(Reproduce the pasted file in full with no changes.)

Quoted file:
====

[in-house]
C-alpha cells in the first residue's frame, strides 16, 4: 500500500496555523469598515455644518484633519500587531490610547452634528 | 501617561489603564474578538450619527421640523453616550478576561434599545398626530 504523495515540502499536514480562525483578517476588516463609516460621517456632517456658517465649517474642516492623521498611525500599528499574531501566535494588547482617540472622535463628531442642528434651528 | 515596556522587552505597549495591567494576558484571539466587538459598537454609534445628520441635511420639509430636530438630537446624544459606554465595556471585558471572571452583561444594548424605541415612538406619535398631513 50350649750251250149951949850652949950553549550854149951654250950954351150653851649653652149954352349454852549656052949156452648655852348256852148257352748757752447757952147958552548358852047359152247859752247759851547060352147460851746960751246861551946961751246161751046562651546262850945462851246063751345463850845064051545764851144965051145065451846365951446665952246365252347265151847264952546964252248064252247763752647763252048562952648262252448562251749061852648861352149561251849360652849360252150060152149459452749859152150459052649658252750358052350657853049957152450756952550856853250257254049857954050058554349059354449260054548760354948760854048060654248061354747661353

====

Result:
[in-house]
C-alpha cells in the first residue's frame, strides 16, 4: 500500500496555523469598515455644518484633519500587531490610547452634528 | 501617561489603564474578538450619527421640523453616550478576561434599545398626530 504523495515540502499536514480562525483578517476588516463609516460621517456632517456658517465649517474642516492623521498611525500599528499574531501566535494588547482617540472622535463628531442642528434651528 | 515596556522587552505597549495591567494576558484571539466587538459598537454609534445628520441635511420639509430636530438630537446624544459606554465595556471585558471572571452583561444594548424605541415612538406619535398631513 50350649750251250149951949850652949950553549550854149951654250950954351150653851649653652149954352349454852549656052949156452648655852348256852148257352748757752447757952147958552548358852047359152247859752247759851547060352147460851746960751246861551946961751246161751046562651546262850945462851246063751345463850845064051545764851144965051145065451846365951446665952246365252347265151847264952546964252248064252247763752647763252048562952648262252448562251749061852648861352149561251849360652849360252150060152149459452749859152150459052649658252750358052350657853049957152450756952550856853250257254049857954050058554349059354449260054548760354948760854048060654248061354747661353